Halladay's arm gave out at age 35 after he had thrown 1,452 2/3 innings between the regular and postseasons over a six-year span (242 per year). Sabathia fell off dramatically at age 32 after throwing 1,500 1/3 innings over a six-year span (250 per year) and Verlander saw a sharp decline in his effectiveness at age 31 last season after throwing 1,248 2/3 innings over the previous five years (249 2/3 per year). Shields hasn't been worked quite as hard for quite as long as those three, however, throwing just 962 2/3 innings over the last four seasons, playoffs included (240 2/3 per year). Still, it wouldn't be surprising to see even his relatively short four-year deal include a season or two well below his established level.
That goes hand-in-hand with the Padres' apparent need for speed this offseason. Upton is entering his walk year. Kemp, though just 30 and signed through 2019, was ravaged by injuries in the years following his near-MVP campaign in 2011 and can't be expected to age well. San Diego is clearly expecting a quick leap into contention, and the Shields signing is very much a win-now move. That attitude is enabled by the second wild card, which has dropped the level of entry to the postseason to roughly 88 wins (enough to get the Athletics, Pirates and eventual world champion Giants into the dance last October).
The Padres won 77 games last year, their highest total since 2010, but their third-order record suggests they were more of a 73-win team in actuality. Of course, that was when they had by far the worst offense in baseball. Kemp, Upton and Myers should rid them of that distinction, but the trade-off is a dramatic drop in the quality of their outfield defense. All three are sub-par in the field, and one of them, most likely Myers, will be asked to play center, at least in the early going. One potential solution to that is moving one of those three big bats to first base, where incumbent Yonder Alonso, who turns 28 in April, has been a bust, and playing a glove-first option such as Will Venable or Cameron Maybin in center. Ironically, Myers, who was originally a catcher and saw some time at third base in Triple A, would be the most likely candidate to move to first.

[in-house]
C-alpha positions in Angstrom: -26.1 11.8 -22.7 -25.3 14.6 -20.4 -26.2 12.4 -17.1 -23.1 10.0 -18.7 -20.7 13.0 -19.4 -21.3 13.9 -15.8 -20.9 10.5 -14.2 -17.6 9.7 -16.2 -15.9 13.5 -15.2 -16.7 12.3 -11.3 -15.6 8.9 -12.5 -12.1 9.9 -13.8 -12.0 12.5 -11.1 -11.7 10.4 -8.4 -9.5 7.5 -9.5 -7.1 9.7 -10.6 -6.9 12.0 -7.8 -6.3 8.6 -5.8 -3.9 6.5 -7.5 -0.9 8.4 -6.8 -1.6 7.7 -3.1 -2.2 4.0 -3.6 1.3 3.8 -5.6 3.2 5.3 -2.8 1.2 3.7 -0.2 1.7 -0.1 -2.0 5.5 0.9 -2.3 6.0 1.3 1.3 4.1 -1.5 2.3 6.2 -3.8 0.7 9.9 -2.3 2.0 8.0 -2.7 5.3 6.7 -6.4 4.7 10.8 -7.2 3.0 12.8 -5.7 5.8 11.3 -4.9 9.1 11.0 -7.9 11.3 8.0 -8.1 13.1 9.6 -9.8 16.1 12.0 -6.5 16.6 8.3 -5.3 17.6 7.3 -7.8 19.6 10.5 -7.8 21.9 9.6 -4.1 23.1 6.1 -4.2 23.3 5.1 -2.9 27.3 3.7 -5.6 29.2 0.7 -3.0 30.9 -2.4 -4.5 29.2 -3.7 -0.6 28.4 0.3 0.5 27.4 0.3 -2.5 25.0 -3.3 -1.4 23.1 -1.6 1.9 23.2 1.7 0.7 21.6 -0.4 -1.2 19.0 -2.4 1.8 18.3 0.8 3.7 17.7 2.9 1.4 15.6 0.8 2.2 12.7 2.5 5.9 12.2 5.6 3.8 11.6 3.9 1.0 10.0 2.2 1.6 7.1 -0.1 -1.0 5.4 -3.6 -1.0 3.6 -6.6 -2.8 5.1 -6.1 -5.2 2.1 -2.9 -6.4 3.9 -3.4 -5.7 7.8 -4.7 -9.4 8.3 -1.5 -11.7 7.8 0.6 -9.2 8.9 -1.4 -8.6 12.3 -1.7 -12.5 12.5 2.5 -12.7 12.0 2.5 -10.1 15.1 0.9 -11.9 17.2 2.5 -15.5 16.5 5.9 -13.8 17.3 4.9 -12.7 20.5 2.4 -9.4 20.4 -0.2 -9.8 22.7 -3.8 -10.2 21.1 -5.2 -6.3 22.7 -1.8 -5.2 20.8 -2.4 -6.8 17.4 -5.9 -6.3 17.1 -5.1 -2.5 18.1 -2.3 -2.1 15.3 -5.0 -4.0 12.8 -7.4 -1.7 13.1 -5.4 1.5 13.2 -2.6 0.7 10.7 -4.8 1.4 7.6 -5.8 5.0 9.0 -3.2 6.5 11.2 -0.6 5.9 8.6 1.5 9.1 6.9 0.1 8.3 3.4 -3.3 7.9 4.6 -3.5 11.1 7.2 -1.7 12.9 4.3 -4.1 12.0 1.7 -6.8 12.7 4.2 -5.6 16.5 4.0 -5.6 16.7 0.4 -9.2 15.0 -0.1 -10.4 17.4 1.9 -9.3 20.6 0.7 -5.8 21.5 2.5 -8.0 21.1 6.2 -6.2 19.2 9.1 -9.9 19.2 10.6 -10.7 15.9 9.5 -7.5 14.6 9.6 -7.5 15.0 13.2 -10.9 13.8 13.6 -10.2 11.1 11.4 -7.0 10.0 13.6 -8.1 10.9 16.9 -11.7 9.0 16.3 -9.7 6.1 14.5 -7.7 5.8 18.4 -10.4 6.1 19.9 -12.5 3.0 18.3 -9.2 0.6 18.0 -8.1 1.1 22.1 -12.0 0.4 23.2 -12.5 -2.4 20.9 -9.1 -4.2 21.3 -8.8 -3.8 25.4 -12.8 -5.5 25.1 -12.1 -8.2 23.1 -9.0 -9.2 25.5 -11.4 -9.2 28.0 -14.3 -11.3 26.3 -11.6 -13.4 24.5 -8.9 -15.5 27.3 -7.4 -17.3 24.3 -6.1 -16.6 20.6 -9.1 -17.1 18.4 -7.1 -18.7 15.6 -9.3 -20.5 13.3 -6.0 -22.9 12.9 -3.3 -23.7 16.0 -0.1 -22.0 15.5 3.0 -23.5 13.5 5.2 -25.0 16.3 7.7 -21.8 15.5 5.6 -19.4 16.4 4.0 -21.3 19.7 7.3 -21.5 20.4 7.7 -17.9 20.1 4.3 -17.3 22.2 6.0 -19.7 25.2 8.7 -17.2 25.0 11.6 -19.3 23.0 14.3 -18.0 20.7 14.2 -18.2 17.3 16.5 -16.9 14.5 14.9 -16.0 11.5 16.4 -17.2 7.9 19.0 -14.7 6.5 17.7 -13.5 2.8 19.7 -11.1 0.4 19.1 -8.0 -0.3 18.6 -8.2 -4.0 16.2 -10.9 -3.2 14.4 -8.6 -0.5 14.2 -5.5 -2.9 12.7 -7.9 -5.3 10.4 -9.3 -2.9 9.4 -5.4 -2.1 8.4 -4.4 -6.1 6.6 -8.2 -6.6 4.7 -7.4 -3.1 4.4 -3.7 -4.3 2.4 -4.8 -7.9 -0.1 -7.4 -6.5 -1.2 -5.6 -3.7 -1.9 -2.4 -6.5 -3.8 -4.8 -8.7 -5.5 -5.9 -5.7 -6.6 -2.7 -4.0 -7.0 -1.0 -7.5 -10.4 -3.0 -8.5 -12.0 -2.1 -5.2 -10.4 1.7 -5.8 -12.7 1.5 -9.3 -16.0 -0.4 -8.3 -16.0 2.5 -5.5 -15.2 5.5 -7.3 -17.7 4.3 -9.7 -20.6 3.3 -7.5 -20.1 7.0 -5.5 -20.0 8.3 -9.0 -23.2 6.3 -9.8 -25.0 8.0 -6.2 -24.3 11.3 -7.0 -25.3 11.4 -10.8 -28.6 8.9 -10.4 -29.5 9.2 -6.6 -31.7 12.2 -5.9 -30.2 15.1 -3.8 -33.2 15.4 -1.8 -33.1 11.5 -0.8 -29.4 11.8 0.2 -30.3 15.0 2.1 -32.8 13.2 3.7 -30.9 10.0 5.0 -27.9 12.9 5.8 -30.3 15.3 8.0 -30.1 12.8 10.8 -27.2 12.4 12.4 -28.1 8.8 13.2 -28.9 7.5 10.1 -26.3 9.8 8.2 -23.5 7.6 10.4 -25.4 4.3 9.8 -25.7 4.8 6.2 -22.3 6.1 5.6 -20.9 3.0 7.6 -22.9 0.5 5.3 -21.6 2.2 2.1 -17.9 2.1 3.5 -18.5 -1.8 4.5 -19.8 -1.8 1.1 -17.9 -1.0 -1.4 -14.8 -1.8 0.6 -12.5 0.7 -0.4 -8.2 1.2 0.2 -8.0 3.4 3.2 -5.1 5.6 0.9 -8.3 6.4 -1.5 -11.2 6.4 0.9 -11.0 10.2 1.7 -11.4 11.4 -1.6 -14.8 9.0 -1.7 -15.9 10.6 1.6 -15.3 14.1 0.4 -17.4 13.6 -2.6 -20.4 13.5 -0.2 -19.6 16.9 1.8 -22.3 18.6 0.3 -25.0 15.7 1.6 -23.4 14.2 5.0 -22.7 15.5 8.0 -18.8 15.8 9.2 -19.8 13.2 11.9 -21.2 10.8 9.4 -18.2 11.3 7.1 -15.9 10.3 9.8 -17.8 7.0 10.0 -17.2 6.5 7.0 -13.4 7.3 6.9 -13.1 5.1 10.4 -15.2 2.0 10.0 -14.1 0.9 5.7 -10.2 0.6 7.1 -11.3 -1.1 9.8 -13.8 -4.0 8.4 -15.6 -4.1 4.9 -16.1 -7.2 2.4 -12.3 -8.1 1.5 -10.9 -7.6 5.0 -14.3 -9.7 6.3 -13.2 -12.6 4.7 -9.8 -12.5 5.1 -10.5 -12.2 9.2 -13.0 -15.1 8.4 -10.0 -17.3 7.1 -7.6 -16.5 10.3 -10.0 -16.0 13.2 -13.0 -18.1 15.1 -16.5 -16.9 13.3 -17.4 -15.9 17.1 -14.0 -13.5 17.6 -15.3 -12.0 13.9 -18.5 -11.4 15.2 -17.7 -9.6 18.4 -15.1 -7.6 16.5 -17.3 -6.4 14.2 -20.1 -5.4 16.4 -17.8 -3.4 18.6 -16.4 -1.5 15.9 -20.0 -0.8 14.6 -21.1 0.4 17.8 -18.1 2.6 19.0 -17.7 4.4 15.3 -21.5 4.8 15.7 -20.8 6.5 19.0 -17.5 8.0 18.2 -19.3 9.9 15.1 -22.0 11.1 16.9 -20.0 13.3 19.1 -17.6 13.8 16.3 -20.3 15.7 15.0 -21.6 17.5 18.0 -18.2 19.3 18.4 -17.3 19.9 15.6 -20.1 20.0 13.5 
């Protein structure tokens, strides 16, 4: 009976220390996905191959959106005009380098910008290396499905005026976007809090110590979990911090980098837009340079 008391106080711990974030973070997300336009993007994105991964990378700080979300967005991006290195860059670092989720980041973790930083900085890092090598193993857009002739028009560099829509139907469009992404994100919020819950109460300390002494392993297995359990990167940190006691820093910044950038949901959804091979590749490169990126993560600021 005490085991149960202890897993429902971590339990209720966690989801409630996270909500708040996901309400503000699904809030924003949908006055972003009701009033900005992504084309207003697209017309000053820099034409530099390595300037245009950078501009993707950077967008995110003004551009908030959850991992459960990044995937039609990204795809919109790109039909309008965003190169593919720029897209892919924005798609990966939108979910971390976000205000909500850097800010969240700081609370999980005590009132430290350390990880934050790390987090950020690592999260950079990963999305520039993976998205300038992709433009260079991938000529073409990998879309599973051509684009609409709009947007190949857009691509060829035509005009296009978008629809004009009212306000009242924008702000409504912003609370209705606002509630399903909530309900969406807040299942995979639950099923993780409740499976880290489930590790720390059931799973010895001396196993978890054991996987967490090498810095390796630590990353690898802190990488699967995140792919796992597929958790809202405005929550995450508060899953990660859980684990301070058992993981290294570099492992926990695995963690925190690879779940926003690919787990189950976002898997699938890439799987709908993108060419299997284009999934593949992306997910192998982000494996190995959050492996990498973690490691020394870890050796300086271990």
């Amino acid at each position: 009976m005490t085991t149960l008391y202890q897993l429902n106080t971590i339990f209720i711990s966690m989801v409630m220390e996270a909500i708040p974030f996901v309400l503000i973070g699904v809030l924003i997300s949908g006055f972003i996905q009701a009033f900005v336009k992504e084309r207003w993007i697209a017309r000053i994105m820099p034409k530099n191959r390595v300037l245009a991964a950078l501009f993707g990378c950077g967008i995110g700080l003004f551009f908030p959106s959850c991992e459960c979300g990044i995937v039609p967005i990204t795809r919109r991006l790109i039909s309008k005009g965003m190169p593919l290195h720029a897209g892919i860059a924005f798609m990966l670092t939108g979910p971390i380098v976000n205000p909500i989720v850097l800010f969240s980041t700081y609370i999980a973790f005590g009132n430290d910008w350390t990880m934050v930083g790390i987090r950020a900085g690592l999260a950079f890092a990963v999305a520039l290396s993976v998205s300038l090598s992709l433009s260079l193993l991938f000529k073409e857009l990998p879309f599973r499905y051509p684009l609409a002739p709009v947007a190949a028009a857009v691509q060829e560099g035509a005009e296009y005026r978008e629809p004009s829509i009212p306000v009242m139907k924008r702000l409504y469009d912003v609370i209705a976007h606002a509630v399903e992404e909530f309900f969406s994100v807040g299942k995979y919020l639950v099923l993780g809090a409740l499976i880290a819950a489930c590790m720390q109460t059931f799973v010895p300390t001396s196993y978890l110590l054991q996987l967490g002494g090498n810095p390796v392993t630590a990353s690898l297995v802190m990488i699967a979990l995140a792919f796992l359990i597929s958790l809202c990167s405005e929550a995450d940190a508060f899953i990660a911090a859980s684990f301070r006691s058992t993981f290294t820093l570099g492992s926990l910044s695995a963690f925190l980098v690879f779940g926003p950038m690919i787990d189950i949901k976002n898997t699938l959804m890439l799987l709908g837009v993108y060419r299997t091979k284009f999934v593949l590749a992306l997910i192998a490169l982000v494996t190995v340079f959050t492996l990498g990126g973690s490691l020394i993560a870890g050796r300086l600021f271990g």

The quality of the Padres' defense will be important to Shields, who has spent his career pitching in front of excellent fielders with the Rays and Royals and whose strikeout rate dipped below league average last year (7.1 K/9 and 19.2 percent against American League averages of 7.7 and 20.2). It will also be interesting to see how Shields gets on with the defensively-challenged Norris behind the plate. Shields may be moving into an even more favorable home ballpark than Tropicana Field or Kauffman Stadium, but he's losing two other key advantages he has enjoyed during his recent run of success: a strong defensive catcher (most recently Salvador Perez in Kansas City) and an excellent all-around defense behind him.
With Shields off the board, the top free agents remaining are closers Francisco Rodriguez and Rafael Soriano. After those two, there may not be another player on the market likely to land a major league contract, particularly with ex-Braves pitcher Brandon Beachy opting to hold off signing for the moment, a decision that suggests he didn't impress when he threw for teams last month, and former All-Star shortstop Everth Cabrera facing trial stemming from a September arrest. With pitchers and catchers due to report next week, the Shields signing thus appears to mark the unofficial end of the offseason.